Traditional marketing involves custom logo designs, billboards, brochures and trade show displays.
These days, though, they serve as additional efforts for online marketing. A billboard will often tell consumers to go to a company's website and upon visiting it, they'll be asked if they want be part of the company’s email list.
“Does this even work?” You might ask. “How do I go on from there?”
A June 2016 survey of US marketers found that email had a median ROI of 122%, higher than other channels examined, including social media, direct mail and paid search. In their annual report for 2016, Campaign Monitor put the number at $44 in ROI for every dollar spent (up from $38 in the previous year).
These six steps will help you get started with email marketing campaigns. You’ll find that they are simple yet effective at delighting customers and readying leads for sales:
These 6 steps will help you get started with email marketing campaigns. You’ll find that they are simple yet very effective for delighting customers and successfully nurturing leads to sales-readiness:
1. Start with permission marketing. Instead of buying a database of email addresses, build your own mailing list by giving customers the choice to opt-in and opt-out. Let your website visitors subscribe to your emails. At events, print out a sign-up sheet where people can write their email addresses. And, in your emails, provide links for customers to opt-out.
Permission marketing isn’t only fair to your receivers. It’s fair to you too because your emails will get to leads who are properly targeted. Let’s say you have website visitor named Sheila. She’s over 30 and she’s an HR trainer. Her sign-up for your website’s newsletter means she has some level of interest in buying.
2. Get personal. Emailing is a form of communication. It’s a great way to get personal with your subscribers. Build a relationship by introducing yourself in a friendly way and calling the subscriber by first name. And periodically remind them that they opted-in by mentioning what event they went to where you got their email address, for example. You'll be surprised at how responsive your subscriber can be. Whether it’s clicking on a link to an ebook, in the early stages of the buying process, or actually writing to you about her business situation, in the later stages. These replies will help you choose better content for Sheila.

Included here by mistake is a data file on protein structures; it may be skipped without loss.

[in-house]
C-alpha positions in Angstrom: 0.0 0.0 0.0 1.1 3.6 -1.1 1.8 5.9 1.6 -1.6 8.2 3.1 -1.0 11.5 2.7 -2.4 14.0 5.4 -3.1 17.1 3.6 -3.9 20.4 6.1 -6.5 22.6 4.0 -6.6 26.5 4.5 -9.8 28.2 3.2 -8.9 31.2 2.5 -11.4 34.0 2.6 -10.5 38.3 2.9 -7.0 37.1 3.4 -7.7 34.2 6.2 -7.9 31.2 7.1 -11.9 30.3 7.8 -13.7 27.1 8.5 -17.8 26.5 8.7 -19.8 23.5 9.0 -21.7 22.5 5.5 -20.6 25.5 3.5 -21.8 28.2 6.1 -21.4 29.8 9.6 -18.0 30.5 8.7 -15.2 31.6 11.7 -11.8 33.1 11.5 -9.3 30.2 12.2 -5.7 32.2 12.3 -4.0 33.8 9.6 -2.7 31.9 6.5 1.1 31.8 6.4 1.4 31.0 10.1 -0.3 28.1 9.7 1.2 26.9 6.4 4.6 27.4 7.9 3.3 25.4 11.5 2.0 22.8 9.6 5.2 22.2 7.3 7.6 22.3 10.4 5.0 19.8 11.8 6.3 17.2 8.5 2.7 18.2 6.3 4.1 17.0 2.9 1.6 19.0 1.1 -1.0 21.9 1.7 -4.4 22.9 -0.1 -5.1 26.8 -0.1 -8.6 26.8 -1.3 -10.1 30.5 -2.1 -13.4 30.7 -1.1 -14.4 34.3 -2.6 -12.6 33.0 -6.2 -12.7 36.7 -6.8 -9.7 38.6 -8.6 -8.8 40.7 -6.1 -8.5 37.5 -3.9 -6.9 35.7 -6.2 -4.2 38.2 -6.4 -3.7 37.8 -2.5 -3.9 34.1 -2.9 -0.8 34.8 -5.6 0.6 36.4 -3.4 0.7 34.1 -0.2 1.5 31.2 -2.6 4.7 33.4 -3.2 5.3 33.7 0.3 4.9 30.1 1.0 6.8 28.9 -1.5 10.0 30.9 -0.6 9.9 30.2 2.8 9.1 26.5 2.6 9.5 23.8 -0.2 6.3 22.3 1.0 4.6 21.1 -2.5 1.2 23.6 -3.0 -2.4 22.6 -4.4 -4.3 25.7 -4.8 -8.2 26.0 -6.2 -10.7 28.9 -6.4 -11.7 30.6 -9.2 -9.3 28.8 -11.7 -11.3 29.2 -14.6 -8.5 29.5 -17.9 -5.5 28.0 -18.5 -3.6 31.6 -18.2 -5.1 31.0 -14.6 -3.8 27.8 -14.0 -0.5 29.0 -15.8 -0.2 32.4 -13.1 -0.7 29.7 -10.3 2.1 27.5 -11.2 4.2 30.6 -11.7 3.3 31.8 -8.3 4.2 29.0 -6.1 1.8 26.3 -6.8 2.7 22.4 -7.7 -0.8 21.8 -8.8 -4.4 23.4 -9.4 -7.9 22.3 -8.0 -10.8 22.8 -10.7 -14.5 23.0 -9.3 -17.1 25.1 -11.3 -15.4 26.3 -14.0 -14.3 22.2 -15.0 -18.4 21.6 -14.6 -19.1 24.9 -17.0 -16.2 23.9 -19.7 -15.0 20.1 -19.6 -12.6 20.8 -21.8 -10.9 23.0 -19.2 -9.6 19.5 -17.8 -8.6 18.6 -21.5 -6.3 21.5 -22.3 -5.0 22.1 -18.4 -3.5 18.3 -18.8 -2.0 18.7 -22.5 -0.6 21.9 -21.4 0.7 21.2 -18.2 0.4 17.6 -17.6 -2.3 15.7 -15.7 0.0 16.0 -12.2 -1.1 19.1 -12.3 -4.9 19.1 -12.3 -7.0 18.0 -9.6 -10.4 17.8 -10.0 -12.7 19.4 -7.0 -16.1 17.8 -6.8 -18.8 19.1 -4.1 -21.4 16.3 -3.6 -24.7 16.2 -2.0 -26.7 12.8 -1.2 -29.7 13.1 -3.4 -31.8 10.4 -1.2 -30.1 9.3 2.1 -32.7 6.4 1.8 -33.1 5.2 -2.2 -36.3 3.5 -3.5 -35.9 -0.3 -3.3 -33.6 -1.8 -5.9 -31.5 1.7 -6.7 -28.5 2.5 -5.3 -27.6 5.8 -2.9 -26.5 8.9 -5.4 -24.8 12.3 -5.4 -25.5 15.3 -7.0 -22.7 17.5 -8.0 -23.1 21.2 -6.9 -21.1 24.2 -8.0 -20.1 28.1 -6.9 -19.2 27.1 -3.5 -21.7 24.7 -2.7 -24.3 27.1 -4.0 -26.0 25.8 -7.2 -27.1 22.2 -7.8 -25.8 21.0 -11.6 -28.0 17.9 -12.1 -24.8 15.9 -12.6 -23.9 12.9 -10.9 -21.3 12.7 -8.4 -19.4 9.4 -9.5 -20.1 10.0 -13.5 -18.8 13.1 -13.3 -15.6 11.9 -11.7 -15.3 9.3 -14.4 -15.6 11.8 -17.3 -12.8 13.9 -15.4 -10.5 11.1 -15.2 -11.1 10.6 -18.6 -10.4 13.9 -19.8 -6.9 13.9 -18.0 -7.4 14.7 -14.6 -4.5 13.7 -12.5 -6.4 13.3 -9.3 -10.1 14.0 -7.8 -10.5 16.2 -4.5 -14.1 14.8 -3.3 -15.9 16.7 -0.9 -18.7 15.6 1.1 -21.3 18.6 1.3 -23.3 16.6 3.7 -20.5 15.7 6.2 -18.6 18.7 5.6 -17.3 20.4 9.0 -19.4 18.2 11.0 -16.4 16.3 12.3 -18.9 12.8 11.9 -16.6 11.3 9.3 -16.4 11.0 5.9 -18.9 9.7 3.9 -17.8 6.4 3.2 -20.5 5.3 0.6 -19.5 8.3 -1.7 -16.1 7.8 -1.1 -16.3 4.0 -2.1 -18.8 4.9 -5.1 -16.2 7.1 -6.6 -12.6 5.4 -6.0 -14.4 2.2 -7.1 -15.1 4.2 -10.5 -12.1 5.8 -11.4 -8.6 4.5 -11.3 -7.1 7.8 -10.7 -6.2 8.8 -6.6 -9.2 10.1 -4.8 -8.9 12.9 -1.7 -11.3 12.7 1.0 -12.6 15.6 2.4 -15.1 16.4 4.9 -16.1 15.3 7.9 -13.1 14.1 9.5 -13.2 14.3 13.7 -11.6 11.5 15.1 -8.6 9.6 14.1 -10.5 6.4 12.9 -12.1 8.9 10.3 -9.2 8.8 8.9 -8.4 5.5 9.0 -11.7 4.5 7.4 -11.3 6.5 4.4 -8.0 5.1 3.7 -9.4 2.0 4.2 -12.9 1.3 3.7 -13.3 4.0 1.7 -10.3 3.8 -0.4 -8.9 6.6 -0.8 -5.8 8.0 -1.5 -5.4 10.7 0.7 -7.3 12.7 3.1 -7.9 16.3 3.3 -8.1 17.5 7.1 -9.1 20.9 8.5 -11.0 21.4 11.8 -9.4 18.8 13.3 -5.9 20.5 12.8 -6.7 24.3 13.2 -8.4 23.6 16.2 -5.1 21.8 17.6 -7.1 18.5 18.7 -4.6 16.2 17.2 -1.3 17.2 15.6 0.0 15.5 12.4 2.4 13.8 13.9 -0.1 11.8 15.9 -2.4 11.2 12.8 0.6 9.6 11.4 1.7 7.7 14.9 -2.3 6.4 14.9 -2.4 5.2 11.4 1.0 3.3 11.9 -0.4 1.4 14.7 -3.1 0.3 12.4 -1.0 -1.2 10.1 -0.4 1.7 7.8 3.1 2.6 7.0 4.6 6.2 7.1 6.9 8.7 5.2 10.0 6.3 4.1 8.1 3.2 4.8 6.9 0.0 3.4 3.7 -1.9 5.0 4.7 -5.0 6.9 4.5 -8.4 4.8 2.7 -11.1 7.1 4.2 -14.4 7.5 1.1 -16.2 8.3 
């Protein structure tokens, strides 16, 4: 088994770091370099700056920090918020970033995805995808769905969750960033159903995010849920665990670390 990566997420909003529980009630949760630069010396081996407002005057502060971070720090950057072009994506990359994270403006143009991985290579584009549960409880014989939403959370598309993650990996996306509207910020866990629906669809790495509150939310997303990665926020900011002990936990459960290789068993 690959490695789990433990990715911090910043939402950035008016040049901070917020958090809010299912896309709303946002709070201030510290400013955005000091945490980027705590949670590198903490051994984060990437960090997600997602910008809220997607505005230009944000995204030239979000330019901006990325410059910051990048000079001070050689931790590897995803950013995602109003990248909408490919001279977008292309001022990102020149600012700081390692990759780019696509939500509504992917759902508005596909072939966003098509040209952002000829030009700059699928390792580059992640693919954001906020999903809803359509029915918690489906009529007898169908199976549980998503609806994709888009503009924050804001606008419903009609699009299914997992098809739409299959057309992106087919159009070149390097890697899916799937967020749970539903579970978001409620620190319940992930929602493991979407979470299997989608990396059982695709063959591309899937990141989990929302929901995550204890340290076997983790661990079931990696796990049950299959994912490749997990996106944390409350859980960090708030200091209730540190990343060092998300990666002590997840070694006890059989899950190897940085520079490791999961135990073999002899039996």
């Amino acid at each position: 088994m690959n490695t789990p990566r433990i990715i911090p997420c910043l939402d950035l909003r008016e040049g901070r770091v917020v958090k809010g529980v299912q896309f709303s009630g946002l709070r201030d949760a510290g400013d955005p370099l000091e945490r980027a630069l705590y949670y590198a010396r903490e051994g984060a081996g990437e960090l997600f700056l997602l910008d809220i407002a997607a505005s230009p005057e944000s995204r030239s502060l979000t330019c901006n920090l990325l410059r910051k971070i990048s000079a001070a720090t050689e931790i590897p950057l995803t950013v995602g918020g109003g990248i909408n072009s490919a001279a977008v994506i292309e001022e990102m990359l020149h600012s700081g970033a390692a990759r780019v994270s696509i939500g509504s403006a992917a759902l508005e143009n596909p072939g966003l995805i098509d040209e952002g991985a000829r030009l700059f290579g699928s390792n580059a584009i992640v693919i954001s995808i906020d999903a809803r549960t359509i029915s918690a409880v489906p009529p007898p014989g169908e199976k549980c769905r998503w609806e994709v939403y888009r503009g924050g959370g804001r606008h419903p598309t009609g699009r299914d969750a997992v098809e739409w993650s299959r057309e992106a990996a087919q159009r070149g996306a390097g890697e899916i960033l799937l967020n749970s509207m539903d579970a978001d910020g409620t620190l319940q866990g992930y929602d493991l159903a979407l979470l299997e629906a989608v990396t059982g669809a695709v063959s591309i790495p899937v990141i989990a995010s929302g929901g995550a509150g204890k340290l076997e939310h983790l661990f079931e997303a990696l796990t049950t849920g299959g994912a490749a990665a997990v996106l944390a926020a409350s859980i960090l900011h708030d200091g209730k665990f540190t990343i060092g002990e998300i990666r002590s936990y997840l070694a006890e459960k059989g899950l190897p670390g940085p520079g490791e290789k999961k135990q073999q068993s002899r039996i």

3. Grab the reader’s attention with your first few lines. When a subscriber checks her inbox, the subject line and first sentences are what she'll see. To get her to open your message, include an incentive in your subject line. It increases open rates by 50%. Limit your subject line between 30-50 characters. In the first few lines, include your main message and call-to-action so she'll a) know what to expect and b) want to know more. You should have something like:
- Limit to three typefaces. Using more will make your email look cluttered.
- Put your logo on the left. People focus on the left side when reading online.
- Include alternate texts for images and html versions for the email. Sheila will have the option to read these much simpler versions.
5. Design your emails to be consistent with the landing pages. The landing page is where your subscriber can perform the action that you asked. In our running example, it's where Sheila can register online for the workshop. Making the email reflect the text and the design of the landing page is important because 1) it reflects the company’s branding and 2) it lets the subscriber know that the action she did is a continuation of what she had just read about.
6. Test your emails before and after you send them. You can do a blink test aka the 5-second test before you hit send. You may have heard of this before: Get your best email studies and your colleagues look at them. Ask them which one catches their eyes first. You can also do an A/B test after. Divide your mailing list in two and send them 2 different designs. Tracking tools from Hubspot, Salesforce and Google Analytics will help you determine which design got more responses.
From here on, it’s a matter of refining your choices for content and design based on your mailing list’s response. Soon, you’ll have built a great business relationship with subscribers like Sheila who will eventually become a valued customer.
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